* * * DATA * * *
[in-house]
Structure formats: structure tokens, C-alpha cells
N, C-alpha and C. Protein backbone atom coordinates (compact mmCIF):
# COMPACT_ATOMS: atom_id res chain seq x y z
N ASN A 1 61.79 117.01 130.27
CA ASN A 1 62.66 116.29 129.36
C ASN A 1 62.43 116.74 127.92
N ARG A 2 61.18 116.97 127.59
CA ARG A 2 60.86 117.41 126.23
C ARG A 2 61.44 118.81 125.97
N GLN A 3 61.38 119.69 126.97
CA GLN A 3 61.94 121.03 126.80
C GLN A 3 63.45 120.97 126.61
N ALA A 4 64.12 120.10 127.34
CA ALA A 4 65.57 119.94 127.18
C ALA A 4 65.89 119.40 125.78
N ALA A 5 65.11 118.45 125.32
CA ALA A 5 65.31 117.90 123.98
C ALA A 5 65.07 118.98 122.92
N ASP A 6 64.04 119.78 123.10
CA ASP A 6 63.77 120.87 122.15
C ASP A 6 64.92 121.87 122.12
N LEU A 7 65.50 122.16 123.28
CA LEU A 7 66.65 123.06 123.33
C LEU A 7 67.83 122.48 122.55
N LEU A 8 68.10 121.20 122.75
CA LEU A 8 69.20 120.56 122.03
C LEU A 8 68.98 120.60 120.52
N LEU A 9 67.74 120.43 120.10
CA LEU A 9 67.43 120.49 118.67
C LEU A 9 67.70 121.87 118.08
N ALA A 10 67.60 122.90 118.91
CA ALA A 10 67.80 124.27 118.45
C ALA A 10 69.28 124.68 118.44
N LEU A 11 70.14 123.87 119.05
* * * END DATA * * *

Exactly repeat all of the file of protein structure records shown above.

[in-house]
Structure formats: structure tokens, C-alpha cells
N, C-alpha and C. Protein backbone atom coordinates (compact mmCIF):
# COMPACT_ATOMS: atom_id res chain seq x y z
N ASN A 1 61.79 117.01 130.27
CA ASN A 1 62.66 116.29 129.36
C ASN A 1 62.43 116.74 127.92
N ARG A 2 61.18 116.97 127.59
CA ARG A 2 60.86 117.41 126.23
C ARG A 2 61.44 118.81 125.97
N GLN A 3 61.38 119.69 126.97
CA GLN A 3 61.94 121.03 126.80
C GLN A 3 63.45 120.97 126.61
N ALA A 4 64.12 120.10 127.34
CA ALA A 4 65.57 119.94 127.18
C ALA A 4 65.89 119.40 125.78
N ALA A 5 65.11 118.45 125.32
CA ALA A 5 65.31 117.90 123.98
C ALA A 5 65.07 118.98 122.92
N ASP A 6 64.04 119.78 123.10
CA ASP A 6 63.77 120.87 122.15
C ASP A 6 64.92 121.87 122.12
N LEU A 7 65.50 122.16 123.28
CA LEU A 7 66.65 123.06 123.33
C LEU A 7 67.83 122.48 122.55
N LEU A 8 68.10 121.20 122.75
CA LEU A 8 69.20 120.56 122.03
C LEU A 8 68.98 120.60 120.52
N LEU A 9 67.74 120.43 120.10
CA LEU A 9 67.43 120.49 118.67
C LEU A 9 67.70 121.87 118.08
N ALA A 10 67.60 122.90 118.91
CA ALA A 10 67.80 124.27 118.45
C ALA A 10 69.28 124.68 118.44
N LEU A 11 70.14 123.87 119.05